BENNET, JAMES, Presbyterian clergyman, editor, and author; b. January 1817, and baptized on 21 February of that year, in Boardmills (Northern Ireland), son of John Bennet, a farmer, and Laetitia Patterson; m. 22 Jan. 1847 Mary Jane Scott in Belfast, and they had two sons and six daughters; d. 29 June 1901 in Saint John, N.B.
James Bennet’s place of birth was one of the earliest centres of the Presbyterian secession in Ireland. As a result the religion of his youth was one with a distinctly evangelical flavour which he remained committed to throughout his life. Educated in the classical school of the Belfast Academical Institution, he did his undergraduate degree at the institution’s collegiate department. His desire for a career in the ministry and his considerable academic talents led him to pursue studies in theology in Belfast, Glasgow, and Edinburgh. Bennet was licensed by the Presbytery of Edinburgh, received into the General Assembly of the Presbyterian Church in Ireland in 1840, and ordained at Tassagh on 30 March 1843.
Having accepted an invitation to the Saint John Presbyterian Church, Bennet arrived in the city in the spring of 1854 and was inducted on 12 July. He would continue as minister of the church, the first Free Presbyterian church in British North America, until his retirement in July 1882. The congregation was made up mainly of Ulster Presbyterians who, led by William Parks*, had broken with a group of Scots Presbyterians in 1844 over the issue of replacing an outgoing minister, the Irish members wanting an Irish minister. The church was first served by Robert Irvine and then by William Elder*, both of whom were Irish. Bennet had personal connections in Saint John, for he was a lifelong friend of Irvine, who was also from Boardmills. In addition, his desire to leave Ireland was due to his unhappiness in Tassagh, where, it is reported, he had differences with “the traditions of the elders.”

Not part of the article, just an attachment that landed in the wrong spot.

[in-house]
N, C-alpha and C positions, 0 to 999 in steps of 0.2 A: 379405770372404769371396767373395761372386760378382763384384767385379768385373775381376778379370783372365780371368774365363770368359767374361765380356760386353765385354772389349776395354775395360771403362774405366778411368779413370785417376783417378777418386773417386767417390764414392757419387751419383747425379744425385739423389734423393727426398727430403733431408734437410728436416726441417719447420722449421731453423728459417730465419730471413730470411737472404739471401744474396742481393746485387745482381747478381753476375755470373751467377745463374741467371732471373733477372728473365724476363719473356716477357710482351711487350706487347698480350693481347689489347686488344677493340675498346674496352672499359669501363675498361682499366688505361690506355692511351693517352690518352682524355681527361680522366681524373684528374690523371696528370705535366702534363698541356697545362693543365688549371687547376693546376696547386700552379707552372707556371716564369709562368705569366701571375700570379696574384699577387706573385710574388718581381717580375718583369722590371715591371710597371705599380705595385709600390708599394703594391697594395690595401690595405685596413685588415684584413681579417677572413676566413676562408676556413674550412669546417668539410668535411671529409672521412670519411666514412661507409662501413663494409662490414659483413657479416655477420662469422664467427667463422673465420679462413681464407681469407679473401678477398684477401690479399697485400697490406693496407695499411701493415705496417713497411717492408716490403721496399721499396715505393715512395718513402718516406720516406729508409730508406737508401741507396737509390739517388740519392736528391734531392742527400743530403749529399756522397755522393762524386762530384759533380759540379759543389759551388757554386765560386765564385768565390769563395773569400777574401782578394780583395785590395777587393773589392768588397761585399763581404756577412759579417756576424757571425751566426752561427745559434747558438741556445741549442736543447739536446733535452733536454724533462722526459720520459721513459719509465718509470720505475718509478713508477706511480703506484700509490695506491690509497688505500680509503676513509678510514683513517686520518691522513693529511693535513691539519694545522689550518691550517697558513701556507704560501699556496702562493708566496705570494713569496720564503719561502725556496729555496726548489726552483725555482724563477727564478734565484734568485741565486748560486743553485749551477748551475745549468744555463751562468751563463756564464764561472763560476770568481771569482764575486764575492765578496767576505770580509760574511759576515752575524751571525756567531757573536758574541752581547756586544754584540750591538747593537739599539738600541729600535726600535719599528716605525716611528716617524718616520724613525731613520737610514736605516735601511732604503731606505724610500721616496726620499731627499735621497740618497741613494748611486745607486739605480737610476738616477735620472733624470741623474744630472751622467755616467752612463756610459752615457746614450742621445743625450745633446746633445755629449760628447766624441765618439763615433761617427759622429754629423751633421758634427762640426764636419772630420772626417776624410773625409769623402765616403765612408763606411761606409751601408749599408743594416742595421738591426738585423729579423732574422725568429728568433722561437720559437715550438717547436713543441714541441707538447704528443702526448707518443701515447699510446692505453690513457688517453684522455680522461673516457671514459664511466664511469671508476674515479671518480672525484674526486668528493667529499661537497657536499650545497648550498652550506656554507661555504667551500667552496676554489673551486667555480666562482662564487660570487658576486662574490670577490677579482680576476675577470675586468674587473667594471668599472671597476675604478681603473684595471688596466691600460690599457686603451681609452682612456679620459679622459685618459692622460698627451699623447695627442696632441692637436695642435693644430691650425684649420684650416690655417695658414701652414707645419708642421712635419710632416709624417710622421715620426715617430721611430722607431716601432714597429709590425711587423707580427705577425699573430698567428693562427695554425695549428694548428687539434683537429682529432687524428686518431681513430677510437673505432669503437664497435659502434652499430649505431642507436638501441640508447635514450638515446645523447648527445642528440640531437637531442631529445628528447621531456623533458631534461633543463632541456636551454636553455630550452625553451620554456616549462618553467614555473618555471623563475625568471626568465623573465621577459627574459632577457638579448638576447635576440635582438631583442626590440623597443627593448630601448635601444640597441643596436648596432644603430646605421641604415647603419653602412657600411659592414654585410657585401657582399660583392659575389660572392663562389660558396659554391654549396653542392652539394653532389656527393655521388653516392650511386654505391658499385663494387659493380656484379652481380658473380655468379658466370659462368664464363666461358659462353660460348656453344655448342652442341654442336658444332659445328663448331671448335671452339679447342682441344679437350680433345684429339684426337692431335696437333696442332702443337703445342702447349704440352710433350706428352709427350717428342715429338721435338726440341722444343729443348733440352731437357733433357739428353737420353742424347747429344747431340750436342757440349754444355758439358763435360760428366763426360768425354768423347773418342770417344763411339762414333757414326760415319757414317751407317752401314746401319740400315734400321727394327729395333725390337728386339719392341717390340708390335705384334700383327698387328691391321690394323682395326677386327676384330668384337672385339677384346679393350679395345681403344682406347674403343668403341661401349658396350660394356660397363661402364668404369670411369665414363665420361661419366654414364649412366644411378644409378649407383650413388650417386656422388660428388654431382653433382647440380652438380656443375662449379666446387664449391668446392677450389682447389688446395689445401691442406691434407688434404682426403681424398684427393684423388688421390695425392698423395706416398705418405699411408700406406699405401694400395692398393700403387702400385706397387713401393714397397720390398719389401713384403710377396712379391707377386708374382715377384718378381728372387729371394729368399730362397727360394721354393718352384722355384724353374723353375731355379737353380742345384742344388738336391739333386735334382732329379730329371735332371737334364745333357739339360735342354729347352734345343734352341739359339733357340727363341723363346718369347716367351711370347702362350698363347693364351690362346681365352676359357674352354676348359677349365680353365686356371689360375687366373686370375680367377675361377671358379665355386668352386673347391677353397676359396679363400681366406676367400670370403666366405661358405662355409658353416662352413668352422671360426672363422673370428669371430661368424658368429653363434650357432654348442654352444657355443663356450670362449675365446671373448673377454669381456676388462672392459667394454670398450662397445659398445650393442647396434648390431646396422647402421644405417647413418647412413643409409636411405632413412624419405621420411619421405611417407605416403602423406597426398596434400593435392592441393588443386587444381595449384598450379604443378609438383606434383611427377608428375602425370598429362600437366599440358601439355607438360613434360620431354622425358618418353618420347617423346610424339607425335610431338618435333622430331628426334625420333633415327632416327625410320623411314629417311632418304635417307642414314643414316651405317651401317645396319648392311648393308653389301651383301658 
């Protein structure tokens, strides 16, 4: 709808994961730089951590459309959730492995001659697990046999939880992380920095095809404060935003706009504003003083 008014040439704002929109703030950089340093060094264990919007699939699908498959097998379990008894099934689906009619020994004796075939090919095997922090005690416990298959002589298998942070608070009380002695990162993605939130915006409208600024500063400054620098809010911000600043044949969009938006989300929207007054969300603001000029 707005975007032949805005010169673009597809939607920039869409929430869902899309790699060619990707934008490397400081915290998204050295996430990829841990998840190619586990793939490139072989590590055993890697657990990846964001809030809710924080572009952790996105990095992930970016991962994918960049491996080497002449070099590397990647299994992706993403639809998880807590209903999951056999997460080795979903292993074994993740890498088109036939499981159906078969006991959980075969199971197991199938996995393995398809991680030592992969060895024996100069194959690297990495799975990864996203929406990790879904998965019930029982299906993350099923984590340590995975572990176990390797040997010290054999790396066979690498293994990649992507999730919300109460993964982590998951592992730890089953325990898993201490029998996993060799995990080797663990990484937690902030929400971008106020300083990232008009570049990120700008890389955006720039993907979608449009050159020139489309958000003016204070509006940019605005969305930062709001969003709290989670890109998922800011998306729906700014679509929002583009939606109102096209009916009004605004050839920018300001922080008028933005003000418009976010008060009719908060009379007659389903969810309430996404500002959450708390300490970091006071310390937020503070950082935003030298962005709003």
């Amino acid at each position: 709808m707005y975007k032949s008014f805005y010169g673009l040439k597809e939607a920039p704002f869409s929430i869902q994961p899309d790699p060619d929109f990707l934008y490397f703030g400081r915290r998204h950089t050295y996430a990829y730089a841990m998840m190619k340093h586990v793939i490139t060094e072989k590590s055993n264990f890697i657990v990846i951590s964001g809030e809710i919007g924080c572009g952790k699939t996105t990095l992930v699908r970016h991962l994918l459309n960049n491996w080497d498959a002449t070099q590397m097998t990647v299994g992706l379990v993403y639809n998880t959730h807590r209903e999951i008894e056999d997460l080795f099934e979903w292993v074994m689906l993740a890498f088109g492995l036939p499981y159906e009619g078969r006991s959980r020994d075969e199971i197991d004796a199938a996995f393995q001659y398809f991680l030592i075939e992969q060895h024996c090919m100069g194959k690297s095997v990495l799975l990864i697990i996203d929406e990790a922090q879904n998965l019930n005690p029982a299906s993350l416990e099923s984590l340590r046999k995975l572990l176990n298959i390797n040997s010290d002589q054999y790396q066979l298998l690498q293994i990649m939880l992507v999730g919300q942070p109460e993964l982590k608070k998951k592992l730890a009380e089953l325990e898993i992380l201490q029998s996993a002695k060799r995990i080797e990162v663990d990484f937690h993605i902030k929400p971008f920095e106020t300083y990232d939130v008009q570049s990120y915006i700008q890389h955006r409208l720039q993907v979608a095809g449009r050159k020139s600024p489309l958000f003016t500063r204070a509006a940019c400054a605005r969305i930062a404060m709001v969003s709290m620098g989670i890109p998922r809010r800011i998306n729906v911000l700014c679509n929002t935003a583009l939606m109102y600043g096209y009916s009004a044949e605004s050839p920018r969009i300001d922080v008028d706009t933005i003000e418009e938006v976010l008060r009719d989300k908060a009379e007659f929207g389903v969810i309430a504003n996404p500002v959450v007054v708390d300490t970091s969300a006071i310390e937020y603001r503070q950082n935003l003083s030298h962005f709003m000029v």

Bennet was to become a close friend and supporter of Elder. Elder ceased work as an active minister in 1863 and became increasingly involved with newspapers, including the Colonial Presbyterian and Protestant Journal and the Saint John Daily Telegraph, both of which Bennet periodically edited in Elder’s absence. Bennet also helped Elder promote Presbyterian union in the Maritime provinces. In part, this work reflected his fear that a divided Presbyterian church would be powerless in the face of other major denominations which might successfully align their interests with the state, particularly in educational matters. More important, Bennet saw in the multiplicity of Protestant churches in Saint John a lack of unity which would only serve to strengthen Roman Catholicism. Fear of Presbyterian weakness fuelled his polemics, and often led him to encourage greater activism in the church and expansion of its work into rural communities.
Bennet played a pivotal role in the development of the Free Church synod, the Synod of the Presbyterian Church of New Brunswick, and his most enduring legacy was his contribution to the development of church union. His pro-union work as clerk of the synod served to maintain close links with the Synod of the Free Church of Nova Scotia, which in turn allowed the New Brunswick church to educate its ministry in Halifax and thereby expand its numbers. The Free Church in New Brunswick made continuous progress after 1844, increasing at least sevenfold until by the time of union it numbered 25 congregations, about twice as many as the corresponding Synod of New Brunswick in connection with the Church of Scotland. In 1866, six years after the union of the Presbyterian and Free churches of Nova Scotia, the Free Church of New Brunswick joined with them in the Presbyterian Church of the Lower Provinces of British North America, with James Bennet chosen to serve as moderator.